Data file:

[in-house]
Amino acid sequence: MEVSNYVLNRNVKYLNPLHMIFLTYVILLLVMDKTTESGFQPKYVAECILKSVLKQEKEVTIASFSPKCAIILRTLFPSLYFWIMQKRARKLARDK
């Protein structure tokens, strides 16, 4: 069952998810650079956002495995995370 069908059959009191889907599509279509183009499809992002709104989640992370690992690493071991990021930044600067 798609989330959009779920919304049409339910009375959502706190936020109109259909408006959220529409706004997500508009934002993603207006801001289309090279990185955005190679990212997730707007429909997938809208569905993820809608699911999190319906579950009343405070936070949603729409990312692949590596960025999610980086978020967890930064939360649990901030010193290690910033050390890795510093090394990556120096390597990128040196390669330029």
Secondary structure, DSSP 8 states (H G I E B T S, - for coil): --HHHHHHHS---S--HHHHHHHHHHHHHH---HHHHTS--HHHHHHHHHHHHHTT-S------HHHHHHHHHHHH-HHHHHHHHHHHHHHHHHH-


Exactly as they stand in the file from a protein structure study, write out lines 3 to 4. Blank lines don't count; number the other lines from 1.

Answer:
């Protein structure tokens, strides 16, 4: 069952998810650079956002495995995370 069908059959009191889907599509279509183009499809992002709104989640992370690992690493071991990021930044600067 798609989330959009779920919304049409339910009375959502706190936020109109259909408006959220529409706004997500508009934002993603207006801001289309090279990185955005190679990212997730707007429909997938809208569905993820809608699911999190319906579950009343405070936070949603729409990312692949590596960025999610980086978020967890930064939360649990901030010193290690910033050390890795510093090394990556120096390597990128040196390669330029």
Secondary structure, DSSP 8 states (H G I E B T S, - for coil): --HHHHHHHS---S--HHHHHHHHHHHHHH---HHHHTS--HHHHHHHHHHHHHTT-S------HHHHHHHHHHHH-HHHHHHHHHHHHHHHHHH-